The memories of my tenure at the county health department are indelible. I remember the woman who paid to be taken across the border only to be abandoned and walked from San Salvador to Texas. And the obese patient who rode a bicycle to the clinic with a blood pressure of 221/110. Of course she refused to go to the hospital because she alleged that they treated her “like dirt.” I begged, pleaded, and personally drove up the street to fill her blood pressure medication prescription to avoid her having a stroke or seizure in my exam room. My nurse found an ambulance company that was willing to take her to the high risk specialty hospital where she delivered prematurely in order to save her life and that of her baby’s.
And then there was dear Priscilla* (name changed) who had a bipolar breakdown and was about to be inappropriately discharged from the labor room triage until I advocated from my home around midnight and found her a hospital bed in my county where she was appropriately admitted, treated and subsequently delivered. There was also Katy* (name changed) who was sent home inappropriately with low fluid and subsequently went “on vacation.” I tracked her down in another state, told her to go to the nearest hospital where she was emergently admitted and delivered via c/s. My advocacy, diagnostic saves and battles with hospital clerks (who practice medicine without a license) continued for almost 15 years. It was difficult, stressful and at times frustrating, especially when the administration’s emphasis was on patient volume and money as opposed to quality patient care.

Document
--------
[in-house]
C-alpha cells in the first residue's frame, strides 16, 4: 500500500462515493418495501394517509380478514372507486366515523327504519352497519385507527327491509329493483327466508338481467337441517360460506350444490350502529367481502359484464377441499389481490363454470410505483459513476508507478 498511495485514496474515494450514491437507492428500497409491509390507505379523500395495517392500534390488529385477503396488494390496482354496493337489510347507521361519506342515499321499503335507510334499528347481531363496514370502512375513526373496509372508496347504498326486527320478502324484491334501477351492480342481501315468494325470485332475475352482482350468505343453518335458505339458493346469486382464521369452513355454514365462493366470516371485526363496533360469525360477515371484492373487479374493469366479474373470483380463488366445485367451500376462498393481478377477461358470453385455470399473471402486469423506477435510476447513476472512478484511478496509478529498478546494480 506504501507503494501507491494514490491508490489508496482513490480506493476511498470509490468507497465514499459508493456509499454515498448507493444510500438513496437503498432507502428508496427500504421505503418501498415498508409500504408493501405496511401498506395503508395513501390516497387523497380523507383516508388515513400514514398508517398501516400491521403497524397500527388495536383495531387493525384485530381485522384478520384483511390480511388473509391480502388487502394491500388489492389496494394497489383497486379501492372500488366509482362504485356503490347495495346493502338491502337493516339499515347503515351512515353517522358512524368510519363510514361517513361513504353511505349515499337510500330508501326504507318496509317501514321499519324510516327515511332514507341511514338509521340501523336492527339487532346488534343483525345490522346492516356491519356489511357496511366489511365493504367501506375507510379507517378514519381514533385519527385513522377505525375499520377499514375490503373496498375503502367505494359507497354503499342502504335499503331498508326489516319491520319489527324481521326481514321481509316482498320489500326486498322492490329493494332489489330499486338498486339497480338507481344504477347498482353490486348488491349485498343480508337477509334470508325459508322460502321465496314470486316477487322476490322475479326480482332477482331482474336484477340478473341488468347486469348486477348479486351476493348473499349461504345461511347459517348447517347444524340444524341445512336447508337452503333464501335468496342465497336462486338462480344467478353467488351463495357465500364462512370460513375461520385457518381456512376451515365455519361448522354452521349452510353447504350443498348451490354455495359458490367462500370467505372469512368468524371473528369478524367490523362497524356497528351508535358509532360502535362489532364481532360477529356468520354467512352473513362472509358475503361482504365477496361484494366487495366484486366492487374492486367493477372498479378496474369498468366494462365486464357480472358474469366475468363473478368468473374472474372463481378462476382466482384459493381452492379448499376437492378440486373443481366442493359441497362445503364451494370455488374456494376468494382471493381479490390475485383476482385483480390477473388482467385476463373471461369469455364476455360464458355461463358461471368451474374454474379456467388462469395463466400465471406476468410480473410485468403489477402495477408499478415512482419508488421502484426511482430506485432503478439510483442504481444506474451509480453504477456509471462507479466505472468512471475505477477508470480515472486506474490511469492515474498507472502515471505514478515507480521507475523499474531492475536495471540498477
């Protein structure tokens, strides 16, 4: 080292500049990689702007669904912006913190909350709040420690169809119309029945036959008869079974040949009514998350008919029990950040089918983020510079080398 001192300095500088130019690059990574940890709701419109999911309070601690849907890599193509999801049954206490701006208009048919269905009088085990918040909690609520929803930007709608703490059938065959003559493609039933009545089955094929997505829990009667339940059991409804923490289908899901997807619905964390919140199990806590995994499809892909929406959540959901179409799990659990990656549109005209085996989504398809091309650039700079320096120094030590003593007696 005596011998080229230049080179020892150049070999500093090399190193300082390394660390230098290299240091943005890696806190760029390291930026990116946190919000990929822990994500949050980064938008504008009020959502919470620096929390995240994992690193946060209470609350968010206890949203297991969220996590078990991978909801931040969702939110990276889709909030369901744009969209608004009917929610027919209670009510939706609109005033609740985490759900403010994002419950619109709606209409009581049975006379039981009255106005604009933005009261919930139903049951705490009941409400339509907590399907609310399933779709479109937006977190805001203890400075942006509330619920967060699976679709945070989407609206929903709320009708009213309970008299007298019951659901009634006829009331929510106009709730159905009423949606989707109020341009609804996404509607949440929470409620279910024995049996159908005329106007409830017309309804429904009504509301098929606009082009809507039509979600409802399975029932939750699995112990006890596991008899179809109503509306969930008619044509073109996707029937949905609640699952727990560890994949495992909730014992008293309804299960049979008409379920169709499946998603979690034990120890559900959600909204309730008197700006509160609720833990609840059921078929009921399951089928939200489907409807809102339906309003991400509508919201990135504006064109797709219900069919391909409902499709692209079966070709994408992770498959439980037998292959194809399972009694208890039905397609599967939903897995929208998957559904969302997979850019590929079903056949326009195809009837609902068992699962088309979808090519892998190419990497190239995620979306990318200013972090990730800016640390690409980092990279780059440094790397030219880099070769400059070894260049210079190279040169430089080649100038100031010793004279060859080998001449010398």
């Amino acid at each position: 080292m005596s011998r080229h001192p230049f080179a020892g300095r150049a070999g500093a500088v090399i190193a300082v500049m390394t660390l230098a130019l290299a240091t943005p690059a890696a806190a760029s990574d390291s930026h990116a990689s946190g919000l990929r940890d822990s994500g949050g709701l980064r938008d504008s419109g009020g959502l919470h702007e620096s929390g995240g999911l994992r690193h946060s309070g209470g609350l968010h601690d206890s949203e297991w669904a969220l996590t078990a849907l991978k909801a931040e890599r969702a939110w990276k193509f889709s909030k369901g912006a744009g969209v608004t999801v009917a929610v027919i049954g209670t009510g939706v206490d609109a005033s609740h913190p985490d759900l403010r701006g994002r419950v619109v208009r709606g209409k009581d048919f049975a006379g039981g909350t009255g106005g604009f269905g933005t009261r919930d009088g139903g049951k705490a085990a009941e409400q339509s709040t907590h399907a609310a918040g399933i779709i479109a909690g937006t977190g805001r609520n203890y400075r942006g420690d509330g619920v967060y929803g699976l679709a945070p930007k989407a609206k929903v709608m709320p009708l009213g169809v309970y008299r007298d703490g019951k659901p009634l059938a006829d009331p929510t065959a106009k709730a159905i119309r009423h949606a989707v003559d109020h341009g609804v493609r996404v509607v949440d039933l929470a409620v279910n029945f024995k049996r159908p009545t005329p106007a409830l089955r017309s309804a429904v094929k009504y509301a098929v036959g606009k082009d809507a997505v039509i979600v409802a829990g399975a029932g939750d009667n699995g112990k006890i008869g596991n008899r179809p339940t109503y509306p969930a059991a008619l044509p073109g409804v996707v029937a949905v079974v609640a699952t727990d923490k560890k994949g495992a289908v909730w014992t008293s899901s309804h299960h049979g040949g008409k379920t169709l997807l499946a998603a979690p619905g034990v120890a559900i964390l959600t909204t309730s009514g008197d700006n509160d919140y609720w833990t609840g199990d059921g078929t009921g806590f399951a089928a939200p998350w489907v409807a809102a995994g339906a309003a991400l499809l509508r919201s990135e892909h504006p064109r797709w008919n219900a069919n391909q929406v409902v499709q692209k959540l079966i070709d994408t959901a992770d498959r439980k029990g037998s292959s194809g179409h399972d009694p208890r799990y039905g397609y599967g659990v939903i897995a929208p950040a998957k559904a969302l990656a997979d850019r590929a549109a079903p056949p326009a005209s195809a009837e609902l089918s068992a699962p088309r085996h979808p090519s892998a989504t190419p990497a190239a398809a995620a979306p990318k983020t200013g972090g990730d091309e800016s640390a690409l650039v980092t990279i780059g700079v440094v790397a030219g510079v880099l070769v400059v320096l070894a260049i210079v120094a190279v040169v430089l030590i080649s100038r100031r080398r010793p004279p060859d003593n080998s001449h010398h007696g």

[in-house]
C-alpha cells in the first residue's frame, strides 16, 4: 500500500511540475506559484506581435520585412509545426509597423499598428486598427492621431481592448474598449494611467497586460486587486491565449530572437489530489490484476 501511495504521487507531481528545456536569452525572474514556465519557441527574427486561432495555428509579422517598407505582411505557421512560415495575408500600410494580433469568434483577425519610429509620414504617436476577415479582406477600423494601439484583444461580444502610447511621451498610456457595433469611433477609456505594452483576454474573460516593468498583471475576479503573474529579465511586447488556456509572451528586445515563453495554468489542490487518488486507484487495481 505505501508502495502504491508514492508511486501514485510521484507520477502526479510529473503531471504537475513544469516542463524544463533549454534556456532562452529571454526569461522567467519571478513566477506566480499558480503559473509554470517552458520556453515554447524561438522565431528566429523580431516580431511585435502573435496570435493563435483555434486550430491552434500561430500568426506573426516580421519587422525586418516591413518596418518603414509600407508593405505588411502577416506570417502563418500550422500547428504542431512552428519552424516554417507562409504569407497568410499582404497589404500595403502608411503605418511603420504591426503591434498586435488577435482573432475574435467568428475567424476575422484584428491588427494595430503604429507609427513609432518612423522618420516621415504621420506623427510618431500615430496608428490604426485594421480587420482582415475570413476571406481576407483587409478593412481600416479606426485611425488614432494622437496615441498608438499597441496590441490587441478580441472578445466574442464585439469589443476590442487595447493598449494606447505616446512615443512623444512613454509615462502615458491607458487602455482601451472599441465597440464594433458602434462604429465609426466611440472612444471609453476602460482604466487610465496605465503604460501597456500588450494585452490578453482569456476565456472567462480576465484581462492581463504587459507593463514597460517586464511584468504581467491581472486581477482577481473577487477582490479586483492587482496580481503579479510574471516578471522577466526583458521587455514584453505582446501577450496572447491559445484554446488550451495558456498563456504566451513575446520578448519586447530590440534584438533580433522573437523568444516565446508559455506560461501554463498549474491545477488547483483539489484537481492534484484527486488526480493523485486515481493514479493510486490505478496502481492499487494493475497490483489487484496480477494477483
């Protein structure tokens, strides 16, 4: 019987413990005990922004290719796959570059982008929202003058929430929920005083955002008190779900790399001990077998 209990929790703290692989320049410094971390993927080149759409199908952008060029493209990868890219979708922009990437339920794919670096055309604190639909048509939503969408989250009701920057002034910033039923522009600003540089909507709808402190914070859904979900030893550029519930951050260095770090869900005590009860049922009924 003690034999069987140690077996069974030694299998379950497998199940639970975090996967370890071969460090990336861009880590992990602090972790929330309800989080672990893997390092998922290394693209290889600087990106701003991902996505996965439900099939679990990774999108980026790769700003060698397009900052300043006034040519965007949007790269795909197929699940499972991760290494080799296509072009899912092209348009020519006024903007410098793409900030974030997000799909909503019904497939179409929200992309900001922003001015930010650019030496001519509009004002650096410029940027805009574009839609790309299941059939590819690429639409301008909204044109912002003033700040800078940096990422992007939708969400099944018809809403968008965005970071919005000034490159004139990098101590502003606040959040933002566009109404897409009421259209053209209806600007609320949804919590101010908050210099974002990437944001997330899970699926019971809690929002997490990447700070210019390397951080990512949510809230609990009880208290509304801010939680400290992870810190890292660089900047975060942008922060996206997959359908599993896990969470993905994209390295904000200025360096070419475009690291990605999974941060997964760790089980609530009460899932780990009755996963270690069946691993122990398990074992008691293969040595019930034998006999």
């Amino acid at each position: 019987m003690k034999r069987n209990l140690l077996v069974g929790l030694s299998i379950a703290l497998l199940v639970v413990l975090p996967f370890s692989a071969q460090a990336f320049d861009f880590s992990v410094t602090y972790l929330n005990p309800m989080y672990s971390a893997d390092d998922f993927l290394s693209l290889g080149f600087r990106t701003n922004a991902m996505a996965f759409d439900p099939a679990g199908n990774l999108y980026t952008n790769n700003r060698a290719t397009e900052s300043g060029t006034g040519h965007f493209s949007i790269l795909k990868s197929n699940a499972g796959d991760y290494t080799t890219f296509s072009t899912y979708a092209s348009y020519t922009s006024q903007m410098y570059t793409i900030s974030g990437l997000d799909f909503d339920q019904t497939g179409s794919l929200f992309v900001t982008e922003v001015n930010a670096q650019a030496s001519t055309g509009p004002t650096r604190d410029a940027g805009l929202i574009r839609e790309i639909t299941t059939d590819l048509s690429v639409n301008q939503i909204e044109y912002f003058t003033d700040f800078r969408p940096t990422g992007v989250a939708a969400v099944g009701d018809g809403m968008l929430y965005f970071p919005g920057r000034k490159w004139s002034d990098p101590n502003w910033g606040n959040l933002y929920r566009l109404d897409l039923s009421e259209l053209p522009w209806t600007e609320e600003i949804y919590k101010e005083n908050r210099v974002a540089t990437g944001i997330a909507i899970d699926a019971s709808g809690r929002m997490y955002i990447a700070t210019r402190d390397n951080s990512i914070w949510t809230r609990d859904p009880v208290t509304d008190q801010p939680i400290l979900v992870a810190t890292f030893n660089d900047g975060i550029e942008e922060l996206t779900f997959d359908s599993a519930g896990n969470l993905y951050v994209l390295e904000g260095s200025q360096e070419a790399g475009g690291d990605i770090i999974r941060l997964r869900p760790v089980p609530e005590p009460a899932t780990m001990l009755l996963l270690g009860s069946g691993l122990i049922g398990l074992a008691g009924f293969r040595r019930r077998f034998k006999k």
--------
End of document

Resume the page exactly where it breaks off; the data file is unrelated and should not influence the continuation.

As this chapter of my life closes, I’d like to think that I’ve made a small but unique difference in the lives of others. I will indeed miss my patients, but I will not miss the stress. Service is the price we pay for being here. I hope I have served humanity well.
March 14, 2011
So, here we go again. Yet another slap in the face by big Pharma. Something is fundamentally wrong when a company charges $1,500.00 for a $10.00 drug that will not only save the lives of human beings but also reduce the annual $26 billion dollar cost of premature births.